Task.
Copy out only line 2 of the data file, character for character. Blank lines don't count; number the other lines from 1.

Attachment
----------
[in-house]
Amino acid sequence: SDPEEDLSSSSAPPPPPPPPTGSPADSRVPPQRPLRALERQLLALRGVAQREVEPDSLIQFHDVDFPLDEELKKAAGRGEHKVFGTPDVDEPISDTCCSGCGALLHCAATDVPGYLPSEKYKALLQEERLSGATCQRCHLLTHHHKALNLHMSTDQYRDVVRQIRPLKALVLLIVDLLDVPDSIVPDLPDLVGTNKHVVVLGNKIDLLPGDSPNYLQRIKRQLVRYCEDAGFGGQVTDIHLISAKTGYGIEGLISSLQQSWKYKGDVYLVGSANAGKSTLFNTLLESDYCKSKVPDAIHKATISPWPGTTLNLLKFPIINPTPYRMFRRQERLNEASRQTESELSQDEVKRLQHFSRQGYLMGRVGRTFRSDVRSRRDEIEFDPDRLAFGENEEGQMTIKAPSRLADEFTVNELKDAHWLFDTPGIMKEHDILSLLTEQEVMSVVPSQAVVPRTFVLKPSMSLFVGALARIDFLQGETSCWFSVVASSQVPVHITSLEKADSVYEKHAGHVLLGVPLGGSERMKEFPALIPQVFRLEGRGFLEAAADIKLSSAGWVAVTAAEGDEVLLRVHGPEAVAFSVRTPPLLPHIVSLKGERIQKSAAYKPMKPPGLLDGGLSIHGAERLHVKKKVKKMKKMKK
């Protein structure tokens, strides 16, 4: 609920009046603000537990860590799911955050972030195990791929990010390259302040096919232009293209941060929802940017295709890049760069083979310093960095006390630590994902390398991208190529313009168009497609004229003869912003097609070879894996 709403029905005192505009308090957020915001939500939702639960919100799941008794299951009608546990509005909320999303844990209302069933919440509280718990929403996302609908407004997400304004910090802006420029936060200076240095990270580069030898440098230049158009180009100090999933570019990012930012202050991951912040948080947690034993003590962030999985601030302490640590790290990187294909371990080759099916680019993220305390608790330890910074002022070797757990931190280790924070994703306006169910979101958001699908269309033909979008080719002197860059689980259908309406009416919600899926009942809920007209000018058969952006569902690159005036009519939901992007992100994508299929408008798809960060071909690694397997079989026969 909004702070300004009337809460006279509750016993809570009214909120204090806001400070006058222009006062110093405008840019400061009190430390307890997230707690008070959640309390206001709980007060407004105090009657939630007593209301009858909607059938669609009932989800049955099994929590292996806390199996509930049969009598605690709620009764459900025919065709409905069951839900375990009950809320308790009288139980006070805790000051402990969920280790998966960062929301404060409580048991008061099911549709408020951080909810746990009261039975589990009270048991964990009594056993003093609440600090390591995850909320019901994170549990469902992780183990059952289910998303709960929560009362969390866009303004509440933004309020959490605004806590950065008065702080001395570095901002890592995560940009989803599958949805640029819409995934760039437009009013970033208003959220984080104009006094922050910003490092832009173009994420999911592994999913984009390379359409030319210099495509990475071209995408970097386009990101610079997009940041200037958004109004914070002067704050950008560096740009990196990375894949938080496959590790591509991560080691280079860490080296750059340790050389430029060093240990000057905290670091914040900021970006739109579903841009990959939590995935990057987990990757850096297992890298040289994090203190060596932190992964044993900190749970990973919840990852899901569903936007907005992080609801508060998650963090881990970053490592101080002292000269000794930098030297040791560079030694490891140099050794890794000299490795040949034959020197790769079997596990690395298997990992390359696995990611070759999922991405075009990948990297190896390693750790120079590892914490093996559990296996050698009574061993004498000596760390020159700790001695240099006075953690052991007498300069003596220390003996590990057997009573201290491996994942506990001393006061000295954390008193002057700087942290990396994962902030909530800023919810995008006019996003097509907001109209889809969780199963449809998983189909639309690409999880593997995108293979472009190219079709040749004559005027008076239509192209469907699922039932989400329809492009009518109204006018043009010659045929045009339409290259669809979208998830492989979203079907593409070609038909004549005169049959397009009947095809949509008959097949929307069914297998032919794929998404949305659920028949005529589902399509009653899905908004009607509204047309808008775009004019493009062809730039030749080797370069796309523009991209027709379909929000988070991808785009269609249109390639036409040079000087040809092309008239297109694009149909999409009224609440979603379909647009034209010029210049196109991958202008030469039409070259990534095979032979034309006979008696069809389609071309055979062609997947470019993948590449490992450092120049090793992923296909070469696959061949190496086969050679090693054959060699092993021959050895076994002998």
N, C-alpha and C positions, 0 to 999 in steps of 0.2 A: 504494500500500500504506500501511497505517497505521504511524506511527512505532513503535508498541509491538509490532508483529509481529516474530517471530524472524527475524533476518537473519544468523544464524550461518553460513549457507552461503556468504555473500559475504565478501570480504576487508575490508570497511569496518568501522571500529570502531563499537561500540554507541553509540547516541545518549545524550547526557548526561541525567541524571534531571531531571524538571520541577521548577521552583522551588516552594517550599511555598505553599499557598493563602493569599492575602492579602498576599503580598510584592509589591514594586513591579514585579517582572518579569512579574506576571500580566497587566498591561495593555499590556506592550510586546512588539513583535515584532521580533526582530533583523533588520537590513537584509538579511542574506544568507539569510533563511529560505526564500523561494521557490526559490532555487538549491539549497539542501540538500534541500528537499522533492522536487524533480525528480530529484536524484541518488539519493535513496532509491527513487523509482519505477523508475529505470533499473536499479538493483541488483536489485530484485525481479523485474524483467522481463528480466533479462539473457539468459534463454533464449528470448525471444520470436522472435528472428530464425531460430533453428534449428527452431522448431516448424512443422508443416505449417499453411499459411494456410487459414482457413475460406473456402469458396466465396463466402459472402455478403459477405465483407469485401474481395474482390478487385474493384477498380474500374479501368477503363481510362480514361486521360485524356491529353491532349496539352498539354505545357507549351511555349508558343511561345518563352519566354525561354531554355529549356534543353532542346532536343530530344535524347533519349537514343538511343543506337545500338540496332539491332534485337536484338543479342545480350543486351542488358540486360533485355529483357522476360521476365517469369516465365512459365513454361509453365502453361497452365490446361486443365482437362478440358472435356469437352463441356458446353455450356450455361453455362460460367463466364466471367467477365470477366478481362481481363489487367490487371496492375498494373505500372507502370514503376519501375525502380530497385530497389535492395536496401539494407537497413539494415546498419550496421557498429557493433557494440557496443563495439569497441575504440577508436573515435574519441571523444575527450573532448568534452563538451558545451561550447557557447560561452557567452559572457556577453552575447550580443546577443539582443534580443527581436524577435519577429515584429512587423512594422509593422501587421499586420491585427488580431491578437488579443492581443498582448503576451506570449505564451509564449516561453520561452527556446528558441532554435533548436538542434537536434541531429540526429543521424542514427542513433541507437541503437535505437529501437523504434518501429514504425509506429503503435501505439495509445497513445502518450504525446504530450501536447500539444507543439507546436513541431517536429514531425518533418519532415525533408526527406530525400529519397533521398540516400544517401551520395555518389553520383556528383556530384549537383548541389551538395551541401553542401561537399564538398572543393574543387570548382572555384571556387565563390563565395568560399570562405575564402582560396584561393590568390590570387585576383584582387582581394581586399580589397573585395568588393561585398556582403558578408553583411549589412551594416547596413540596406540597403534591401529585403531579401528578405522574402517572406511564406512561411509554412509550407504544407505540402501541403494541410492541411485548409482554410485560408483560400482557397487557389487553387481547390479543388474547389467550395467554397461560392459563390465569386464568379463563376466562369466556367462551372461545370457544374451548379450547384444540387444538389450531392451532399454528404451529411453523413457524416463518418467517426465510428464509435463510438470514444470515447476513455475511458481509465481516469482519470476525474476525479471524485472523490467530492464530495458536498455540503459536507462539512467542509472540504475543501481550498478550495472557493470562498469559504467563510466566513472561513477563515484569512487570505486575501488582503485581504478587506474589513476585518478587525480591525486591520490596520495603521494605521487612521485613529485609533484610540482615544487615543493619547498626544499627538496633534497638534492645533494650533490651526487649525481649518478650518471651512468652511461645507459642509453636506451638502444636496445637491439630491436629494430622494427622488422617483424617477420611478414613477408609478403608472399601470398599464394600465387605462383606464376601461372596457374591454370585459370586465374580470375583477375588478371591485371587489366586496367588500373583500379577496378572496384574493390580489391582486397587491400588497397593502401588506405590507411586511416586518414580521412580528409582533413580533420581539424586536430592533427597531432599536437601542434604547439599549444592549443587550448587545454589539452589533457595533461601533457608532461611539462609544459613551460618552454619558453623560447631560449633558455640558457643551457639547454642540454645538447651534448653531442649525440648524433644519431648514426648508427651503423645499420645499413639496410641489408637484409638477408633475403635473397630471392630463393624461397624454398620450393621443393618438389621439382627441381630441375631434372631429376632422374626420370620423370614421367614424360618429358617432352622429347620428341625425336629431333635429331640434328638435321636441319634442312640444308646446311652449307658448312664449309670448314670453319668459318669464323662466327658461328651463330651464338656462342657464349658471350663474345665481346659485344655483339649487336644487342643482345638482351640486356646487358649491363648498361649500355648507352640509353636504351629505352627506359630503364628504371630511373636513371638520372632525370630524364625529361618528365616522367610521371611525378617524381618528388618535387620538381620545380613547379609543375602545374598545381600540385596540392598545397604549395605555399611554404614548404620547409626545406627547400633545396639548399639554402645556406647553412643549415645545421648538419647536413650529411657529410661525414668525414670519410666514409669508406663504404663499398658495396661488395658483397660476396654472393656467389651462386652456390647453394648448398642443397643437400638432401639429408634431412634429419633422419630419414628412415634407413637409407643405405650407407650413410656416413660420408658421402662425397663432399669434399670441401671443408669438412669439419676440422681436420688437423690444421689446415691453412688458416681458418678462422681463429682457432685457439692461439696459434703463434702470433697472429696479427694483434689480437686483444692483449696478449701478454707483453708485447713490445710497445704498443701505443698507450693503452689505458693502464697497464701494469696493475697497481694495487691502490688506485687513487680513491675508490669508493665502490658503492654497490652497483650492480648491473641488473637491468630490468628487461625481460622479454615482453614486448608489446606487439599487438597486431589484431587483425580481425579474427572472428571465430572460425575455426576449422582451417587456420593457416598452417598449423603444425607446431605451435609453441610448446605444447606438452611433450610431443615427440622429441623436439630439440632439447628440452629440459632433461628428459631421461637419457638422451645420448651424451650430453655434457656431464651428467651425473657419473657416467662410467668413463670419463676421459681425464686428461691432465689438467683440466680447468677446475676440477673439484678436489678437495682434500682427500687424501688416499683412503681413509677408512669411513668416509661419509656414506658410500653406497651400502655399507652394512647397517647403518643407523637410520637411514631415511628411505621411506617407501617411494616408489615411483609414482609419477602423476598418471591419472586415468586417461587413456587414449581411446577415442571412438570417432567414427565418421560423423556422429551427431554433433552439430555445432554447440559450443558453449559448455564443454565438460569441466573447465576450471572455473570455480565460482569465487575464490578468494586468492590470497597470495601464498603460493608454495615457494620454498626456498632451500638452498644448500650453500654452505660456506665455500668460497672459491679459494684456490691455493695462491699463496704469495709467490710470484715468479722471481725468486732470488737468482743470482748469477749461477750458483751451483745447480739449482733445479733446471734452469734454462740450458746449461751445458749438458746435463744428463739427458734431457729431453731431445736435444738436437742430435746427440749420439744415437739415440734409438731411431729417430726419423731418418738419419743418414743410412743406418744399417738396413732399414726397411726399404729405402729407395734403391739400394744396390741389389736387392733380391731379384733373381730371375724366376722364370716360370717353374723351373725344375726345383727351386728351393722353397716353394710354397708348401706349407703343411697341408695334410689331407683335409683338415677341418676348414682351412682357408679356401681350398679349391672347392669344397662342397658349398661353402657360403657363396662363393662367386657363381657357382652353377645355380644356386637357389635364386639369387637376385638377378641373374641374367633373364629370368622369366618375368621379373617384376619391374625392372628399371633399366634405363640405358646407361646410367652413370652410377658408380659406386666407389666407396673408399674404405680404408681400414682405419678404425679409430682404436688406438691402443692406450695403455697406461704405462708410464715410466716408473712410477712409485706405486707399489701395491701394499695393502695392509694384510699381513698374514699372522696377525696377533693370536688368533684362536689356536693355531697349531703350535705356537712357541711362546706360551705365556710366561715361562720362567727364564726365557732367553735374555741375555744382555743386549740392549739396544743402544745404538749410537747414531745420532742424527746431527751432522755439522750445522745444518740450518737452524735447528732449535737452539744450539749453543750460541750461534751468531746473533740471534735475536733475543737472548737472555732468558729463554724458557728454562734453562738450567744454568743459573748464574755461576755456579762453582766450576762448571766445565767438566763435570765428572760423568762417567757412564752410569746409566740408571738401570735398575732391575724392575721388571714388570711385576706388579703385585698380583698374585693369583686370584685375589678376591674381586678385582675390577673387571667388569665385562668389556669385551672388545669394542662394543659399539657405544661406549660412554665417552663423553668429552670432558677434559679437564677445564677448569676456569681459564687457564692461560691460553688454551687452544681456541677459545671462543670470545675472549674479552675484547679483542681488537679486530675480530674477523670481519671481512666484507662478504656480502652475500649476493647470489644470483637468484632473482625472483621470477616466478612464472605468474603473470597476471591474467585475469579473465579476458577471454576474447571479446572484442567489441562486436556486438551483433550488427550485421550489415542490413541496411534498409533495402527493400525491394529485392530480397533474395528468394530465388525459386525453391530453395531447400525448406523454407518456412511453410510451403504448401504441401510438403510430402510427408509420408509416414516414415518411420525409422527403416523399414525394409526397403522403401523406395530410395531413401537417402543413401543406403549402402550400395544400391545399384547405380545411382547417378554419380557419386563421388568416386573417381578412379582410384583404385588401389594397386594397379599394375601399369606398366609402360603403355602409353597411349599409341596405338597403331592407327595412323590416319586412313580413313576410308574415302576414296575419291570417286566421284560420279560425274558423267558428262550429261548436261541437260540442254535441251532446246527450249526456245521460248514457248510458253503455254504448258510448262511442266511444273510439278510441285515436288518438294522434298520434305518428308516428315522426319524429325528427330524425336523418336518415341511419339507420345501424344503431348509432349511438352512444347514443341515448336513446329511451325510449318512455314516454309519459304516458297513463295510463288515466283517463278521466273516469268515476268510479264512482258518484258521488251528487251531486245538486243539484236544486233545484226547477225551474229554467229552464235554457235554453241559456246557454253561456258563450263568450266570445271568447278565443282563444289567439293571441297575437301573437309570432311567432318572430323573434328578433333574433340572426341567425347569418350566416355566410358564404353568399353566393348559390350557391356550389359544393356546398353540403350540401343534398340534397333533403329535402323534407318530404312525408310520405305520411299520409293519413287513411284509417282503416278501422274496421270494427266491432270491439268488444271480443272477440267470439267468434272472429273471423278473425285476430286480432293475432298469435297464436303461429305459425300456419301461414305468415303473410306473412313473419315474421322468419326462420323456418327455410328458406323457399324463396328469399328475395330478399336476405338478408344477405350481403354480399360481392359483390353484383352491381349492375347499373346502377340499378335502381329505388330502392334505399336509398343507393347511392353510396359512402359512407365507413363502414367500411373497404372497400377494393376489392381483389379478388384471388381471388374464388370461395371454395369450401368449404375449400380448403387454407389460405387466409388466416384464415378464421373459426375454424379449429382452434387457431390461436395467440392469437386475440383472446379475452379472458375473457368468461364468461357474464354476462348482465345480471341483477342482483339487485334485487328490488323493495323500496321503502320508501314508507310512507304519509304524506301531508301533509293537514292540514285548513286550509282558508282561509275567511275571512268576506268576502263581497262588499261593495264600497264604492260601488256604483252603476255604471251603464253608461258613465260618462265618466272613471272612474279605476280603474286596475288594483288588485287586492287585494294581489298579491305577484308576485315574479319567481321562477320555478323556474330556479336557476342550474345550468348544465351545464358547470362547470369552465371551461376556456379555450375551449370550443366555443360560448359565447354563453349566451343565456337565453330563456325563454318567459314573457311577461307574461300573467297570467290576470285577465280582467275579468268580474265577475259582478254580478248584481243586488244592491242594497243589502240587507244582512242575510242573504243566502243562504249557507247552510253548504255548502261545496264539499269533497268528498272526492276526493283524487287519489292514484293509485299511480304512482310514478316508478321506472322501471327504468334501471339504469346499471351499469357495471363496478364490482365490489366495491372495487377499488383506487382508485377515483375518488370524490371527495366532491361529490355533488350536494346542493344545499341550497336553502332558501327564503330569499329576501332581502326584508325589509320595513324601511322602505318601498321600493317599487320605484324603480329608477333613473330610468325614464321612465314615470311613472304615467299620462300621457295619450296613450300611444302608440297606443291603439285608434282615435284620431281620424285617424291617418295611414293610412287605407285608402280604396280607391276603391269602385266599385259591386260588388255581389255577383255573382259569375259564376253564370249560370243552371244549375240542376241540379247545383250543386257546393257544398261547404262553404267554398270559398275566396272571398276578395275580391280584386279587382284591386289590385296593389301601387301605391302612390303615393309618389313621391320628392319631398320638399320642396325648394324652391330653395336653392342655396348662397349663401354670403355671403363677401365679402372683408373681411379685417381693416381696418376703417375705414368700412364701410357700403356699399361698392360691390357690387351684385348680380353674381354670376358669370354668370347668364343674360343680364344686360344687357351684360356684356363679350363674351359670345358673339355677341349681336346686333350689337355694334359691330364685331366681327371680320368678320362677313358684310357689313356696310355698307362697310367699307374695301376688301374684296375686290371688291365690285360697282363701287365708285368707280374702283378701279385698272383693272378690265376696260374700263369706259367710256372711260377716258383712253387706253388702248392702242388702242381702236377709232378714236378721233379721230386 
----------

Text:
Amino acid sequence: SDPEEDLSSSSAPPPPPPPPTGSPADSRVPPQRPLRALERQLLALRGVAQREVEPDSLIQFHDVDFPLDEELKKAAGRGEHKVFGTPDVDEPISDTCCSGCGALLHCAATDVPGYLPSEKYKALLQEERLSGATCQRCHLLTHHHKALNLHMSTDQYRDVVRQIRPLKALVLLIVDLLDVPDSIVPDLPDLVGTNKHVVVLGNKIDLLPGDSPNYLQRIKRQLVRYCEDAGFGGQVTDIHLISAKTGYGIEGLISSLQQSWKYKGDVYLVGSANAGKSTLFNTLLESDYCKSKVPDAIHKATISPWPGTTLNLLKFPIINPTPYRMFRRQERLNEASRQTESELSQDEVKRLQHFSRQGYLMGRVGRTFRSDVRSRRDEIEFDPDRLAFGENEEGQMTIKAPSRLADEFTVNELKDAHWLFDTPGIMKEHDILSLLTEQEVMSVVPSQAVVPRTFVLKPSMSLFVGALARIDFLQGETSCWFSVVASSQVPVHITSLEKADSVYEKHAGHVLLGVPLGGSERMKEFPALIPQVFRLEGRGFLEAAADIKLSSAGWVAVTAAEGDEVLLRVHGPEAVAFSVRTPPLLPHIVSLKGERIQKSAAYKPMKPPGLLDGGLSIHGAERLHVKKKVKKMKKMKK